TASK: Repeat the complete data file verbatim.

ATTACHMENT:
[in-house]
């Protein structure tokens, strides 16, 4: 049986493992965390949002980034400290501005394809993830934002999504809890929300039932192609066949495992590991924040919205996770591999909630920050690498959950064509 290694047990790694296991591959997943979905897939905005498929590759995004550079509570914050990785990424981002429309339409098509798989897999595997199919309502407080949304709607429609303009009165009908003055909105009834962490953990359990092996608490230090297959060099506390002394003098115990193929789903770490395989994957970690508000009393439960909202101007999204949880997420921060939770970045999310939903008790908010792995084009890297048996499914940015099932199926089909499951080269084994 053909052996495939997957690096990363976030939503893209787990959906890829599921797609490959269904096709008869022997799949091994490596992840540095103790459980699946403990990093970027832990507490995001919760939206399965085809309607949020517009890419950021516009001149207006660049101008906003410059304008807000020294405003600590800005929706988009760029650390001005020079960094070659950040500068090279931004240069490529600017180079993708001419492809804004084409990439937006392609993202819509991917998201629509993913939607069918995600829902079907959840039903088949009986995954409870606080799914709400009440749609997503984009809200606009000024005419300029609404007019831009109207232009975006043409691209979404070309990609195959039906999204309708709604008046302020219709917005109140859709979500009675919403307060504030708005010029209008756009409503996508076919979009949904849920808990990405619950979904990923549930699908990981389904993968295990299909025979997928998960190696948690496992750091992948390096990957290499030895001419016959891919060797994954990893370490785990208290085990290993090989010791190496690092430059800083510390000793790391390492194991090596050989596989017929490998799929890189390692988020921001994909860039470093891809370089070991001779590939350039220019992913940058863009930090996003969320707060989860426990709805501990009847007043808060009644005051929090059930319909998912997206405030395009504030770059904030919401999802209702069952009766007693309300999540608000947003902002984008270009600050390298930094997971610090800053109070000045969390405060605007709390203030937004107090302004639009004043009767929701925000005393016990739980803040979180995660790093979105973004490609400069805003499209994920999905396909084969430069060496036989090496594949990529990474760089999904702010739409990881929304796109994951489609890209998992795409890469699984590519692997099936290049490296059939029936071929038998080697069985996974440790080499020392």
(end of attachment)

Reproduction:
[in-house]
């Protein structure tokens, strides 16, 4: 049986493992965390949002980034400290501005394809993830934002999504809890929300039932192609066949495992590991924040919205996770591999909630920050690498959950064509 290694047990790694296991591959997943979905897939905005498929590759995004550079509570914050990785990424981002429309339409098509798989897999595997199919309502407080949304709607429609303009009165009908003055909105009834962490953990359990092996608490230090297959060099506390002394003098115990193929789903770490395989994957970690508000009393439960909202101007999204949880997420921060939770970045999310939903008790908010792995084009890297048996499914940015099932199926089909499951080269084994 053909052996495939997957690096990363976030939503893209787990959906890829599921797609490959269904096709008869022997799949091994490596992840540095103790459980699946403990990093970027832990507490995001919760939206399965085809309607949020517009890419950021516009001149207006660049101008906003410059304008807000020294405003600590800005929706988009760029650390001005020079960094070659950040500068090279931004240069490529600017180079993708001419492809804004084409990439937006392609993202819509991917998201629509993913939607069918995600829902079907959840039903088949009986995954409870606080799914709400009440749609997503984009809200606009000024005419300029609404007019831009109207232009975006043409691209979404070309990609195959039906999204309708709604008046302020219709917005109140859709979500009675919403307060504030708005010029209008756009409503996508076919979009949904849920808990990405619950979904990923549930699908990981389904993968295990299909025979997928998960190696948690496992750091992948390096990957290499030895001419016959891919060797994954990893370490785990208290085990290993090989010791190496690092430059800083510390000793790391390492194991090596050989596989017929490998799929890189390692988020921001994909860039470093891809370089070991001779590939350039220019992913940058863009930090996003969320707060989860426990709805501990009847007043808060009644005051929090059930319909998912997206405030395009504030770059904030919401999802209702069952009766007693309300999540608000947003902002984008270009600050390298930094997971610090800053109070000045969390405060605007709390203030937004107090302004639009004043009767929701925000005393016990739980803040979180995660790093979105973004490609400069805003499209994920999905396909084969430069060496036989090496594949990529990474760089999904702010739409990881929304796109994951489609890209998992795409890469699984590519692997099936290049490296059939029936071929038998080697069985996974440790080499020392």